THIS Asian Century is a great time to revive food processing, writes GEOFF BALL
The Federal Government's white paper Australia in the Asian Century highlights the opportunity for Australian food producers to provide high-quality food to the growing numbers of increasingly wealthy Asian consumers.
By increasing productivity and production, Australia can become the food bowl for the whole region.
However with opportunity there is also risk.
Asian diets are moving rapidly towards consumption of processed foods, looking for the consumer benefits of convenience, health and safety.
The causes are the region's increased urbanisation, globalisation of the food distribution system, and increased numbers of supermarkets.
Large global food companies have already invested heavily in Asia to take advantage of changing consumption patterns and world trade is increasingly of processed produce.
By contrast, Australia's food export processing is mainly to the minimum level needed for preservation and transport.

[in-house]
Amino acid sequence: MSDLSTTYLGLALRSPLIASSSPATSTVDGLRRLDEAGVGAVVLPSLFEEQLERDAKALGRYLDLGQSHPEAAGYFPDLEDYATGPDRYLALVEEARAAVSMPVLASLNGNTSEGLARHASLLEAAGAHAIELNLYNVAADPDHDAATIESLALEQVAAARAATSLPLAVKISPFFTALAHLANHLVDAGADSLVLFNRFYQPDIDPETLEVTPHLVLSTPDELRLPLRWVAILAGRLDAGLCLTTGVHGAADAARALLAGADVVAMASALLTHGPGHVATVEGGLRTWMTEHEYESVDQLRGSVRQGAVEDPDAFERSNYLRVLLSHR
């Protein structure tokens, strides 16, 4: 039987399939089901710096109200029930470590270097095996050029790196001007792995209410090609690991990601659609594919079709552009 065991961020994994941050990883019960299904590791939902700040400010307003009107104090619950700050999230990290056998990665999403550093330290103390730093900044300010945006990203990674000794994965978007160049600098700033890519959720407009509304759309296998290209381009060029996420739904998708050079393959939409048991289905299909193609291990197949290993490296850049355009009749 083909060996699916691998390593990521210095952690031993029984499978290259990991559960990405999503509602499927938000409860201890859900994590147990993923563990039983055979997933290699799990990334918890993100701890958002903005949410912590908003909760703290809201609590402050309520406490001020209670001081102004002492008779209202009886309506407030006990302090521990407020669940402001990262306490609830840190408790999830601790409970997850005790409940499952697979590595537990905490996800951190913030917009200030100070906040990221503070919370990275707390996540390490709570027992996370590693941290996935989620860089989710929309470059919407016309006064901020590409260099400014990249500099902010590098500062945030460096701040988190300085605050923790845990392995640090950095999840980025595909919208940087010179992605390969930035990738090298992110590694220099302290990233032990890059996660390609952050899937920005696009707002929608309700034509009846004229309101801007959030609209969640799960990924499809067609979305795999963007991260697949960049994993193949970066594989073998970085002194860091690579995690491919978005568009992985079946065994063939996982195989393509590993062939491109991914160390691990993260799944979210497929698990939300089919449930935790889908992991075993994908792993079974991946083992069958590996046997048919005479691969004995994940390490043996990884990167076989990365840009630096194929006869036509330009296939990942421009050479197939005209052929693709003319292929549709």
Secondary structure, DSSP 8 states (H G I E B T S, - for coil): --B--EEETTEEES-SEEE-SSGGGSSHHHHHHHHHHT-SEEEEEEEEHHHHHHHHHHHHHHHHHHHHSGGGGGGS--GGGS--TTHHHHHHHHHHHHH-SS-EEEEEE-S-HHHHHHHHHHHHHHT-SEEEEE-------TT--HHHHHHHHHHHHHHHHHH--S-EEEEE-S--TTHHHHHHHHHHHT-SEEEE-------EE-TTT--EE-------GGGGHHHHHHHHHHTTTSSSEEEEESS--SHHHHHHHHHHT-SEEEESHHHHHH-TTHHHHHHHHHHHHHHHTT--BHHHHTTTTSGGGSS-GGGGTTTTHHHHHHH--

The need to add value has been heralded in the past - by the Prime Minister's Supermarket Council to Asia as long ago as 1996, for example - but efforts to increase the proportion of packaged consumer food exports have had very little impact.
The Australian food processing industry has not risen to the challenge for a number of reasons. The main ones have been high costs due to the relatively small size of the Australian consumer market and the distance to the larger, mainly northern hemisphere, consumer markets.
Asia's growth, and especially that of our neighbour Indonesia (projected to be the world's 10th largest grocery market by 2015), provides a new opportunity for processors.
We now have a large market in a proximity close enough to scale up manufacturing. This can provide opportunities, especially for consumer product exports based on Australia's largest and most competitive industries - meat, dairy and grain-based foods.
The opportunity is to understand the market and deliver custom-designed products and ingredients specially tailored for Asian conditions.
With its natural and renewable advantages, the food industry and its agricultural base is one of Australia's best-founded industries.
Australia does not have better options to develop an existing industry into a more important and integrated contributor to its wealth.
If the Australian industry does not grasp this opportunity, there is every chance the future will be increased competition and imports from Asia rather than exports to Asia.
- Geoff Ball is a food industry consultant.